Busker bigotry

I have a confession to make. I am guilty of the crime of busker bigotry. I justify my sin by convincing myself that it's not my fault. It's one of life's greatest dilemnas: you can't drop a coin to every busker that you pass in the street. It's simply not feasible. You'd probably go broke; and even if you could afford to do it, there are a plethora of other reasons against doing it (e.g. constant weight of coins, stopping and getting wet if it's raining, risk of getting mugged, etc).

I was walking through the Devonshire St tunnel, in Sydney's Central Railway Station, about a week ago. 'The tunnel' is one of those places that seems to inexorably draw buskers to it, much like members of the female race are inexorably drawn towards shoe shops (whilst members of the male race are inexorably oblivious to the existence of shoe shops - I can honestly say that I can't remember ever walking past such a place, and consciously noticing or registering the fact that it's there).

Normally, as I walk through the tunnel - passing on average about five buskers - I don't stop to even consider dropping a coin for any of them. It doesn't really matter how desperate or how pitiful they look, nor how much effort they're putting in to their performance. I walk through there all the time. I'm in a hurry. I don't have time to stop and pull out my wallet, five times per traverse, several traverses per week. And anyway, I didn't ask to be entertained whilst commuting, so why should I have to pay?

But last week, I was walking through the tunnel as usual, when I saw some buskers that I just couldn't not stop and listen to. They were a string quartet. Four musicians, obviously talented and accomplished professionals, playing a striking piece of classical music. Their violin and cello cases were open on the ground, and they weren't exactly empty. Evidently, a lot of people had already felt compelled to stop and show their appreciation. I too felt this need. I pulled out my wallet and gave them a few coins.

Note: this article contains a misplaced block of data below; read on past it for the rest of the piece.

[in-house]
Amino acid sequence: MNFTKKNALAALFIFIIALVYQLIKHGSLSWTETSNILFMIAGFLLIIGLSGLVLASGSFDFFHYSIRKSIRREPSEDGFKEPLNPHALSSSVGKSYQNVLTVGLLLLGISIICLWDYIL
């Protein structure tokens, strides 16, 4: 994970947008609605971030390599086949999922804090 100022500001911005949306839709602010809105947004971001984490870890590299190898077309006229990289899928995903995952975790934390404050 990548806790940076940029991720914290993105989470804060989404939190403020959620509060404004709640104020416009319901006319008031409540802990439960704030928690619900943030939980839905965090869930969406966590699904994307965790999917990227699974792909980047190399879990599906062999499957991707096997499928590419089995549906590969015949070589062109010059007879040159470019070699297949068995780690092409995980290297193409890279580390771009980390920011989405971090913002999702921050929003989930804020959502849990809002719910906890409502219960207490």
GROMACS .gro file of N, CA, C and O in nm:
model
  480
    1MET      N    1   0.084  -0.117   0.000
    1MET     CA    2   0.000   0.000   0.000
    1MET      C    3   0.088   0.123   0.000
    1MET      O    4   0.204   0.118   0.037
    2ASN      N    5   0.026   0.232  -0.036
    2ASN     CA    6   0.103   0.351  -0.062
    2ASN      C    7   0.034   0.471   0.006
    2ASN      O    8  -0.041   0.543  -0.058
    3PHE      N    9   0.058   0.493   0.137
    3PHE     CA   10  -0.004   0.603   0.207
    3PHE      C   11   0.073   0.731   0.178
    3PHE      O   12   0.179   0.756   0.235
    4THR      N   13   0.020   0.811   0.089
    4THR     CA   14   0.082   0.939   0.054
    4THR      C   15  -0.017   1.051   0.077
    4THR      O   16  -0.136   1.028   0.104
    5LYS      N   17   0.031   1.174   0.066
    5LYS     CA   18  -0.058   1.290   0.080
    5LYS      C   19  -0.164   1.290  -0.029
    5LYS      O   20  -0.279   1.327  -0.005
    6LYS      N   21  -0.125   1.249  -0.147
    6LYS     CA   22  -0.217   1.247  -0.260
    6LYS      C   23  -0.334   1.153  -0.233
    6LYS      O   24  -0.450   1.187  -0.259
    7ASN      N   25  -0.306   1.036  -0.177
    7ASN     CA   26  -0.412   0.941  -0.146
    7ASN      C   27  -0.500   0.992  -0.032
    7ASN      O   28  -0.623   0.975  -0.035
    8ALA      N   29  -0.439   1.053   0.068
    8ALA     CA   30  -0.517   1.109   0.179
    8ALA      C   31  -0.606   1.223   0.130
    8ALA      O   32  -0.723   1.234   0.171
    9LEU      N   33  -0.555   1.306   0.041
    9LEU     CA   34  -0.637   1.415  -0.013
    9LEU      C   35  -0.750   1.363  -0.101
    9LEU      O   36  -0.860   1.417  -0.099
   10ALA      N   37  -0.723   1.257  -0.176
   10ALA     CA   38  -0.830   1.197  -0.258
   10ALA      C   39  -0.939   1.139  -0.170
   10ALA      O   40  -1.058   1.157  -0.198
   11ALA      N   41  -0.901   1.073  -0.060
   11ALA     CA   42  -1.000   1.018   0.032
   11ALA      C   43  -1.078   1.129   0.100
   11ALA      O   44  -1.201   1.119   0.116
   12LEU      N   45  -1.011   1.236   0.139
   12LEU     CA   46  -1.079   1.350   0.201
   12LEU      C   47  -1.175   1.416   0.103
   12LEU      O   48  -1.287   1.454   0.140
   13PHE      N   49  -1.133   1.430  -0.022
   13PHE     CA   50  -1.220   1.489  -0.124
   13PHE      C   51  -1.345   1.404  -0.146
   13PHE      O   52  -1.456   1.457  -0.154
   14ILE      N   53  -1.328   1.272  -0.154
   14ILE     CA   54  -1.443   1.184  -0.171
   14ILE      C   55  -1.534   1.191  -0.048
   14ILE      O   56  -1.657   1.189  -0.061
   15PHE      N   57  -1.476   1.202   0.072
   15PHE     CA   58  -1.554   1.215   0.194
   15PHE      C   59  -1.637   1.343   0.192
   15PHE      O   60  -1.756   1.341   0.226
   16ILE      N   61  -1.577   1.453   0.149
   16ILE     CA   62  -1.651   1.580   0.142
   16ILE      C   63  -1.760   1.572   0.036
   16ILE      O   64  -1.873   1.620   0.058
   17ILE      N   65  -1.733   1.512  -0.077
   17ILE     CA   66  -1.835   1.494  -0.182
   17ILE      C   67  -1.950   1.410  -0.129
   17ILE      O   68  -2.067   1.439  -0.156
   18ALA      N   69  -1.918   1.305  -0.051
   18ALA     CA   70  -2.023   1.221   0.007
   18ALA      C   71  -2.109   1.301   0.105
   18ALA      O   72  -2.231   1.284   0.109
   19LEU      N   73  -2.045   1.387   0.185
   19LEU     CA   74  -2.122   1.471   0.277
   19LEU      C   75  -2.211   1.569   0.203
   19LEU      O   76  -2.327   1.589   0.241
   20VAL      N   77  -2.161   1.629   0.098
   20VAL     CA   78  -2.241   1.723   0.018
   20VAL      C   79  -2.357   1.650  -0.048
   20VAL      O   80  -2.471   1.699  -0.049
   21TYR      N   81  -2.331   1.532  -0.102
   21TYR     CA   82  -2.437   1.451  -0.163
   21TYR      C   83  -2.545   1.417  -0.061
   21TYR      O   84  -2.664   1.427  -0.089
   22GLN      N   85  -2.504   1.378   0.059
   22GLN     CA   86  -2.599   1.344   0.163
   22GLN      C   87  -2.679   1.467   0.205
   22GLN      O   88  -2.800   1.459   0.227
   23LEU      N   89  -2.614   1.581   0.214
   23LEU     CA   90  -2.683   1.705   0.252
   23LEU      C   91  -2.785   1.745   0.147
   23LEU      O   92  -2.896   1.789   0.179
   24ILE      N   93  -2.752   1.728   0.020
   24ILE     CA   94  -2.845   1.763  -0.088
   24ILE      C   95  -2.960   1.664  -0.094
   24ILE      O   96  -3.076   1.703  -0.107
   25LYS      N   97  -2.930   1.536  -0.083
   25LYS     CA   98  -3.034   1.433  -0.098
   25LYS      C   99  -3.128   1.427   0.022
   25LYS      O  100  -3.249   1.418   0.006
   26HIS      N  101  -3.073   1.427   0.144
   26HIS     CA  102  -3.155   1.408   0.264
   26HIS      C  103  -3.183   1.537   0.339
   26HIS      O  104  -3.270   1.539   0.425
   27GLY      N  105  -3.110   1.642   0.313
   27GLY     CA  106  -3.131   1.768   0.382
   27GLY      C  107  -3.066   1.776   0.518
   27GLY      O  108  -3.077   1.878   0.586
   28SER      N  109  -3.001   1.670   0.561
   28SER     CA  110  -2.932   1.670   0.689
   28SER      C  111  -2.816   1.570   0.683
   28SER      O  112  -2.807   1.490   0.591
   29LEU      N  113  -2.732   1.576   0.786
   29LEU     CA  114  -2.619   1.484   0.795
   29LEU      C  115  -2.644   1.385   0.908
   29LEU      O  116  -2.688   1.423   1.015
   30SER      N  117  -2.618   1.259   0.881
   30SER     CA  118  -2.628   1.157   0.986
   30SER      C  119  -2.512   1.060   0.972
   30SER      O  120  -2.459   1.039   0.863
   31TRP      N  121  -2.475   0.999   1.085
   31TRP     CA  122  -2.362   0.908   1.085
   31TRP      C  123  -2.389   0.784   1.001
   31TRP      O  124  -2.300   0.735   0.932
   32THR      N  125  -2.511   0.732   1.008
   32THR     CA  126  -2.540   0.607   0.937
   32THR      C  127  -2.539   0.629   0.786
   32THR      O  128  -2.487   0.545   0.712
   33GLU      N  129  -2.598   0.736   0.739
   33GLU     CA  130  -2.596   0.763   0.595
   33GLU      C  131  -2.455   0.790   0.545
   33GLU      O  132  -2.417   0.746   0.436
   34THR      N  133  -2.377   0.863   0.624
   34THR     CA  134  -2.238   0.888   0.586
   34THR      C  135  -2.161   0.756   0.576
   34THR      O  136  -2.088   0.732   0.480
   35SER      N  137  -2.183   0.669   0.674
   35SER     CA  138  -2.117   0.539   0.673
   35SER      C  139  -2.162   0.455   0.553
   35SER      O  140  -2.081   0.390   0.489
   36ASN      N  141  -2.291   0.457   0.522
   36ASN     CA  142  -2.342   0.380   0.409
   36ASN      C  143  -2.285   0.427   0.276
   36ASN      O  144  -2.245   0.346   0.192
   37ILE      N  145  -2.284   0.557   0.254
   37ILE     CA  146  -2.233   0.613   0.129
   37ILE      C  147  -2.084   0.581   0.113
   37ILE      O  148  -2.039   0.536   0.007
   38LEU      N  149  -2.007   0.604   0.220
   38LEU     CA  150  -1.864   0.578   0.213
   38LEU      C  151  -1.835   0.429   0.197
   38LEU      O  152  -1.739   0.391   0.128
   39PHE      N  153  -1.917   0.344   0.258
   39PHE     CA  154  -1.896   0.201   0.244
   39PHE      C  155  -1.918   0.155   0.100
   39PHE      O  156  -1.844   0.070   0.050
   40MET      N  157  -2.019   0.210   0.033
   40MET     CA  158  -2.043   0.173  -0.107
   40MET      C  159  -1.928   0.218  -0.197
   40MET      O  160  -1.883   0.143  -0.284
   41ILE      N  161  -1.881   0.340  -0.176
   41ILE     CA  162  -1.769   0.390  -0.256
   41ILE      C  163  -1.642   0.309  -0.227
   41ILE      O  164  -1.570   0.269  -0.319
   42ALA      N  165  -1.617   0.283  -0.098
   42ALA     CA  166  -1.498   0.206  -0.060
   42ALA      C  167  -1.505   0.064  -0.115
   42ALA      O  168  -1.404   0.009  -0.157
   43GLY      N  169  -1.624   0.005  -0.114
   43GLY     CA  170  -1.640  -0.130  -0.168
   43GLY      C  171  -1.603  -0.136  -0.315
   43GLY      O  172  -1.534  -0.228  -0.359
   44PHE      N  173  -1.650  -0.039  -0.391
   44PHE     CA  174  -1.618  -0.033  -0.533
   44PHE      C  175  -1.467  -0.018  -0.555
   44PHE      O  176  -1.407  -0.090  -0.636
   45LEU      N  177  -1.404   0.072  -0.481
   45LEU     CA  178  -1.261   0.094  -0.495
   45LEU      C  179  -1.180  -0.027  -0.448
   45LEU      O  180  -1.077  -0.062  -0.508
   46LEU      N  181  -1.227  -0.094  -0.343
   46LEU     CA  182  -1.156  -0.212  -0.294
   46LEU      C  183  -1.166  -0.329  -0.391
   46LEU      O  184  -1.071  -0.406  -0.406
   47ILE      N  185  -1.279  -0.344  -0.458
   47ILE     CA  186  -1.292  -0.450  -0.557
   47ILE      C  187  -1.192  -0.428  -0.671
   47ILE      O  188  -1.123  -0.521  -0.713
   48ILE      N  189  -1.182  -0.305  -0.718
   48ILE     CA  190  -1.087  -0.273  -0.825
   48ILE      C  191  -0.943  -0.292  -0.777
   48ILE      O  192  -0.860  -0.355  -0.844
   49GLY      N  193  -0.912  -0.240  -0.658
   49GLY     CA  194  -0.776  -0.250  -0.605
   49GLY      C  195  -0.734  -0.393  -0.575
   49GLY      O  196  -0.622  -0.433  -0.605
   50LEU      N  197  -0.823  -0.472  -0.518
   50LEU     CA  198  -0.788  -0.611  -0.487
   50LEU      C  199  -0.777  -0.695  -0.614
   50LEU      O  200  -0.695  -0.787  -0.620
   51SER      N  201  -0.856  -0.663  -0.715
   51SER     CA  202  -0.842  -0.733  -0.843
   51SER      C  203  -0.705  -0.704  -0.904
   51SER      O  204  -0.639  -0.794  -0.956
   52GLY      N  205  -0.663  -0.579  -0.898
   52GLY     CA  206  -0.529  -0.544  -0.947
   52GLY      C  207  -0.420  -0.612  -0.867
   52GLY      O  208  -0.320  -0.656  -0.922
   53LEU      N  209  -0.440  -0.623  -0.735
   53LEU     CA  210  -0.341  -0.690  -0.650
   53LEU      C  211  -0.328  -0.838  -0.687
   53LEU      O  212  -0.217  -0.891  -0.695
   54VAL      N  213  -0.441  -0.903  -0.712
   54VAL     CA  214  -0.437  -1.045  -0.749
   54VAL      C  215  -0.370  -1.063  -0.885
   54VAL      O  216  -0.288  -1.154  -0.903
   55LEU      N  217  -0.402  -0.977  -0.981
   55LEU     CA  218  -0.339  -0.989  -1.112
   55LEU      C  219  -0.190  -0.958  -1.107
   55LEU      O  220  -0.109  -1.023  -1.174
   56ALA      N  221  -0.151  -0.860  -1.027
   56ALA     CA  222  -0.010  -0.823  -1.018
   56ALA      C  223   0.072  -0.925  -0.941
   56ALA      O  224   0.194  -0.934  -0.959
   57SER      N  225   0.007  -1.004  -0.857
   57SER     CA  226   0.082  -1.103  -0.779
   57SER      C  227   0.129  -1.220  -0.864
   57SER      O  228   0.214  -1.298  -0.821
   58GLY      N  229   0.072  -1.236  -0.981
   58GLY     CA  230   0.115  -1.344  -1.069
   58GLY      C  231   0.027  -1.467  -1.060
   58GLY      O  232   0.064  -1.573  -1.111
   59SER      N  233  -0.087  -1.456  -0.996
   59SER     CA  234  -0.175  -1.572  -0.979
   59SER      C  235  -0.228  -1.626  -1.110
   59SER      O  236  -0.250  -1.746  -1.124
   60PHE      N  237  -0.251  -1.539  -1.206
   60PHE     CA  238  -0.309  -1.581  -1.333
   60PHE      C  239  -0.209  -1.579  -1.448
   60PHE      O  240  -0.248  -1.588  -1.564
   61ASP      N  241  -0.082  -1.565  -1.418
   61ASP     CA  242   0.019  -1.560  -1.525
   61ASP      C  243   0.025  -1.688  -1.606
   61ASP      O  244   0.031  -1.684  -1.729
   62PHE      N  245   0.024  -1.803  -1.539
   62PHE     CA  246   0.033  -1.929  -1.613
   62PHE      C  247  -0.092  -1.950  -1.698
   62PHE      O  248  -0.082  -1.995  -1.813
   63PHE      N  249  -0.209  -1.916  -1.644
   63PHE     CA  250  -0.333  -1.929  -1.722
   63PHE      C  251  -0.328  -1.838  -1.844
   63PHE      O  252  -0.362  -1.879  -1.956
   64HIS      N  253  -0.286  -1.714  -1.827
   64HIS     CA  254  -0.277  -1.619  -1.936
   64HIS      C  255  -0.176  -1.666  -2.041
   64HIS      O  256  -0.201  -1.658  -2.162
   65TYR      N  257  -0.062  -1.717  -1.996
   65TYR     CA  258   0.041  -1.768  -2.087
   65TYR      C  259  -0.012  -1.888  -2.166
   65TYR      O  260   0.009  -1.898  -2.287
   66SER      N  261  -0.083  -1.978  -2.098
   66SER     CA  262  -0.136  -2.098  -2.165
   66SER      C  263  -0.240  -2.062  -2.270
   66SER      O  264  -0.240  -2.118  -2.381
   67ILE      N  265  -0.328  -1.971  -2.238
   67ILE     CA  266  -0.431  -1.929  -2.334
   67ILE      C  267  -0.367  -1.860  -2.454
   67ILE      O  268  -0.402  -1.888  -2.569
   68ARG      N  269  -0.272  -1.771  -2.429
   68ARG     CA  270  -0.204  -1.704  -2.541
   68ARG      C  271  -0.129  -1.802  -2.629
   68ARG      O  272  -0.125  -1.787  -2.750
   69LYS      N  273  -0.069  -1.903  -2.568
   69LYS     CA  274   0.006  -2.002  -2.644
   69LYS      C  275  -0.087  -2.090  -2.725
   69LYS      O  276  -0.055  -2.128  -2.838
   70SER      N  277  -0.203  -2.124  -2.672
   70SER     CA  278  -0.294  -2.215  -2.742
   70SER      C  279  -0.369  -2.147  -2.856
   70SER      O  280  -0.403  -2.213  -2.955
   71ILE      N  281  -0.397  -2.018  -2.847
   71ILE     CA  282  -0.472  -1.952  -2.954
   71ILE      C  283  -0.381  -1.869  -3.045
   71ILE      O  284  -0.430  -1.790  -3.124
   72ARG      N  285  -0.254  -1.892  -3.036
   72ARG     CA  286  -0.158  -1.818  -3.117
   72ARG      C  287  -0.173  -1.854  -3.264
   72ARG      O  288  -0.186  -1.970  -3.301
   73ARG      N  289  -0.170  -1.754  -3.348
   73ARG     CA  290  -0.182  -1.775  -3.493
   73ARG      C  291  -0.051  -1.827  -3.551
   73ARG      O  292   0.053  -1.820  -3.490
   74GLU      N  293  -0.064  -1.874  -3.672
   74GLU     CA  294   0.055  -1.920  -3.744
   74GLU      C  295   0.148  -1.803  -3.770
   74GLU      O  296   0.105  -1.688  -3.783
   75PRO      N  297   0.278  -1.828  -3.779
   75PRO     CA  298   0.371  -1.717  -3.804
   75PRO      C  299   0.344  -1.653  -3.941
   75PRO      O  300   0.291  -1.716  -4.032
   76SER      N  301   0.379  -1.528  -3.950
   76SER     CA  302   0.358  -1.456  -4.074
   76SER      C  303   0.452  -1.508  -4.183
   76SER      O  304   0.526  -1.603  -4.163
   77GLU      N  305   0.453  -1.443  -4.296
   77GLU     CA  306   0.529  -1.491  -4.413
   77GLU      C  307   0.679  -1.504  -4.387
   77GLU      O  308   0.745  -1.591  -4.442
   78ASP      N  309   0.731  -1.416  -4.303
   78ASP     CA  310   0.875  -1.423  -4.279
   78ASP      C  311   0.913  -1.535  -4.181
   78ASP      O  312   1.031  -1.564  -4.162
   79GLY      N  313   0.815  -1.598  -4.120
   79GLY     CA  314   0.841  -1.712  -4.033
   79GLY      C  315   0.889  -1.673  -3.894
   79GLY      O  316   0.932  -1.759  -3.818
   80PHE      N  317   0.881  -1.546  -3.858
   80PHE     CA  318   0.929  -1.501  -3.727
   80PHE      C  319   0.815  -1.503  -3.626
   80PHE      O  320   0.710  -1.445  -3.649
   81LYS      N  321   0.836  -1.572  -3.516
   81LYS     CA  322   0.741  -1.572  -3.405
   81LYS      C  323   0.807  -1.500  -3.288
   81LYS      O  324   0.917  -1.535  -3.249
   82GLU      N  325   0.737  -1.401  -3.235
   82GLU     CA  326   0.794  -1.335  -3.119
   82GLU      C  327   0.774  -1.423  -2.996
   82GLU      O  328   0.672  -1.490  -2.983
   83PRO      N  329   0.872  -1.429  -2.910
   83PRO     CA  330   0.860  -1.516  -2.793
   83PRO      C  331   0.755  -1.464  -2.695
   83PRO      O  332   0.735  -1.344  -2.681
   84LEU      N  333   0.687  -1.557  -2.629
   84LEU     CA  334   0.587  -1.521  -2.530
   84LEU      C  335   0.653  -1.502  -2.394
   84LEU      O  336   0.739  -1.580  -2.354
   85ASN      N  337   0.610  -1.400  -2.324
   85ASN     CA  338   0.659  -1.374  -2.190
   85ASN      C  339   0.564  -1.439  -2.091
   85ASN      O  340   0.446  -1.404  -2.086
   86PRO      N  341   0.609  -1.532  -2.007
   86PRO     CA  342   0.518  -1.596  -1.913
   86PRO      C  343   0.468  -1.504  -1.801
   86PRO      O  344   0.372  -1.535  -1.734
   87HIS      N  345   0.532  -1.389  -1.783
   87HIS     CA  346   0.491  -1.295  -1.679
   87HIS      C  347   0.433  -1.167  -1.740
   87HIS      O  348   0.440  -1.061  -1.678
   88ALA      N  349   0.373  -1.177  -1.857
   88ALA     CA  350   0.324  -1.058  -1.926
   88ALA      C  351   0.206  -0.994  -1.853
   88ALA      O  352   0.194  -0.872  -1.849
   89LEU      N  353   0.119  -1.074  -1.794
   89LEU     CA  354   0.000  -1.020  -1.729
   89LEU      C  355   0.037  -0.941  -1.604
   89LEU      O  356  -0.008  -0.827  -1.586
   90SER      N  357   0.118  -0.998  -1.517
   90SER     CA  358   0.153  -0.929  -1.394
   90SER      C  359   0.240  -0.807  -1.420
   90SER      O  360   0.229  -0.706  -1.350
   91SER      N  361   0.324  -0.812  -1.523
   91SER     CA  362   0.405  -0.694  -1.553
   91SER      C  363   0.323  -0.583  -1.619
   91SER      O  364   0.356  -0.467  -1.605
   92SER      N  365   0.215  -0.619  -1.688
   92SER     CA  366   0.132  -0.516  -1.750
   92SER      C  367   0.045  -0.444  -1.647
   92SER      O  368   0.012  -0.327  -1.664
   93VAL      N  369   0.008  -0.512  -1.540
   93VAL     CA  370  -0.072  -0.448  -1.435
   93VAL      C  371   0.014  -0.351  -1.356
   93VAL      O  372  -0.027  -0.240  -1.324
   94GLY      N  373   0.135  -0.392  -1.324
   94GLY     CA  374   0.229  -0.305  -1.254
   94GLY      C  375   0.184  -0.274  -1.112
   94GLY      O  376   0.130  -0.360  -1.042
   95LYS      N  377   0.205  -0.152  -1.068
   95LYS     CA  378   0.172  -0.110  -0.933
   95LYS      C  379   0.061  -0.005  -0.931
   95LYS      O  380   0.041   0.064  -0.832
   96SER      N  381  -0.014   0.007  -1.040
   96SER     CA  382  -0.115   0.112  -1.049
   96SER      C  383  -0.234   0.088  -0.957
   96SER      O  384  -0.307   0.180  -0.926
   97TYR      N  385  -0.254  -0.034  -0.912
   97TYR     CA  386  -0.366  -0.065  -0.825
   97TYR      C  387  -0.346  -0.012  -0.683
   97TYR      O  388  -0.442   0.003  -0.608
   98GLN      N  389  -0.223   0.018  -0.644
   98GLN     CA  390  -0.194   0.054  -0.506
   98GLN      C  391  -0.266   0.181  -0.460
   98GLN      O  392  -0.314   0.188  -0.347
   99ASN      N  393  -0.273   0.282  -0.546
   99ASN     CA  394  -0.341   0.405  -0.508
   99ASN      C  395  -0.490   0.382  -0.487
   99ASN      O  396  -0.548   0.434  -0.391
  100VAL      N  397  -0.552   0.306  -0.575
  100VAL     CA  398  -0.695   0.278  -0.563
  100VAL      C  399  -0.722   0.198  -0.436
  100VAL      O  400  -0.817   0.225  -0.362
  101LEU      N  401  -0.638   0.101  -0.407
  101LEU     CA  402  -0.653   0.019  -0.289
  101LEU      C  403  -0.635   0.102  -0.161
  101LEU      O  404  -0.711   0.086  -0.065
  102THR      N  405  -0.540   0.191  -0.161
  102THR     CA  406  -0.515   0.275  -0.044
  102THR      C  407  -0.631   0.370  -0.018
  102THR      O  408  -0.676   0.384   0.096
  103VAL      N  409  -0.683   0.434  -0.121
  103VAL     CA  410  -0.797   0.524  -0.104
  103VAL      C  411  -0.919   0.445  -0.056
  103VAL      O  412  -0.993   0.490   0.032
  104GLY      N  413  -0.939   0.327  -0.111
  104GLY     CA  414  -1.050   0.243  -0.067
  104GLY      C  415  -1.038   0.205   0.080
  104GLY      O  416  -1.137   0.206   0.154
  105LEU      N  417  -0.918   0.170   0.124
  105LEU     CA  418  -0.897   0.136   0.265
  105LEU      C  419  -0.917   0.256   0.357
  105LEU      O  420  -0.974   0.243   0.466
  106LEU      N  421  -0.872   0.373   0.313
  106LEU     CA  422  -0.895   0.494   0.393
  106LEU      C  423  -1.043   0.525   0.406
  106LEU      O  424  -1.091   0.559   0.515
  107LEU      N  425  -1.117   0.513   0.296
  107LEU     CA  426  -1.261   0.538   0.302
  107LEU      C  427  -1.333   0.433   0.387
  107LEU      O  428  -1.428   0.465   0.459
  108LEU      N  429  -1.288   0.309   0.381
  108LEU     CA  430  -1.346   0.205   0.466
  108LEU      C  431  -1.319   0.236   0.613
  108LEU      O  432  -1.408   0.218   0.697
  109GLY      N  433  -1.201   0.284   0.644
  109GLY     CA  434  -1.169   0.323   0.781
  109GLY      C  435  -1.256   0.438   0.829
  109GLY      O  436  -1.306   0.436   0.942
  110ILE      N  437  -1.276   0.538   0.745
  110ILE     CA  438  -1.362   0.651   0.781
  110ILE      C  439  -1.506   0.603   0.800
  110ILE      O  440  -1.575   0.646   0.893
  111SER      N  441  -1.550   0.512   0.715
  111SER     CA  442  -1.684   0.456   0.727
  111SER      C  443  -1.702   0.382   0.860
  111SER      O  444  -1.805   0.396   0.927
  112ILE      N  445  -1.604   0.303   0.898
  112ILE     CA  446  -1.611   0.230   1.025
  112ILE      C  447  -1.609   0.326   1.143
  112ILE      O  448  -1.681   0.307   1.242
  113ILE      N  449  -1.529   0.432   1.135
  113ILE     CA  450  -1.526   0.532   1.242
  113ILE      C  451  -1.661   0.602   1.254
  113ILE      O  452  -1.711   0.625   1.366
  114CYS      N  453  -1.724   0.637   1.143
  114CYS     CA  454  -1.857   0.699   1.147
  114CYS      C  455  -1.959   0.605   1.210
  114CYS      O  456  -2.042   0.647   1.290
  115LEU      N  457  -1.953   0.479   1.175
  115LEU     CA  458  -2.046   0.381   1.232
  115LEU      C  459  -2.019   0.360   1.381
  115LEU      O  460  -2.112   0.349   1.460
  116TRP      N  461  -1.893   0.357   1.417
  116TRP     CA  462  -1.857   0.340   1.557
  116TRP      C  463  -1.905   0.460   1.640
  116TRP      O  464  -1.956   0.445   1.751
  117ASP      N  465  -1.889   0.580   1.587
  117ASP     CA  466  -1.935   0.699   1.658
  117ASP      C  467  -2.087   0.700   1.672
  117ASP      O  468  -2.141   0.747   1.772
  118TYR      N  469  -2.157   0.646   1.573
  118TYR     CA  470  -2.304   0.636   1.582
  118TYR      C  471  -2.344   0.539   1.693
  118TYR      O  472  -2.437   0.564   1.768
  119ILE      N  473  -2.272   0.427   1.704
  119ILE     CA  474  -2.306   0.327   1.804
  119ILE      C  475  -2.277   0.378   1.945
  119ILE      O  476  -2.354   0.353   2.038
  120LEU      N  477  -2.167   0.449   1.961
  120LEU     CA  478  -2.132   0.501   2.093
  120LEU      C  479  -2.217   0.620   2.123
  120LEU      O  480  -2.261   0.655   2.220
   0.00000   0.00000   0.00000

This is a rare act for me to engage in. What was it that triggered me to support these particular buskers, when I had indifferently ignored so many before them, and would continue to ignore so many after them? What mode of measurement had I used to judge their worthiness, and why had I used this mode?

The answer is simple. I stopped because I thought: These guys are good. Really good. I like the music they're playing. I'm being entertained by them. The least I can do, in return for this, is to pay them. Basically, I felt that they were doing something for me - I was getting something out of their music - and so I felt obliged to pay them for their kind service.

And then it occurred to me what my mode of measurement is: my judgement of a busker is based solely on whether or not I notice and enjoy their music enough to warrant my stopping and giving them money. That is, if I consciously decide that I like what they're playing, then I give money; otherwise, I don't.

Nothing else enters into the equation. Fancy instruments, exotic melodies, and remarkable voices contribute to the decision. Pitiful appearance, desperate pleas, and laudable (if fruitless) effort do not. Talk about consumer culture. Talk about heartless. But hey, don't tell me you've never done the same thing. We all have. Like I said, you can't stop for every busker. You have to draw the line somewhere, and somehow.

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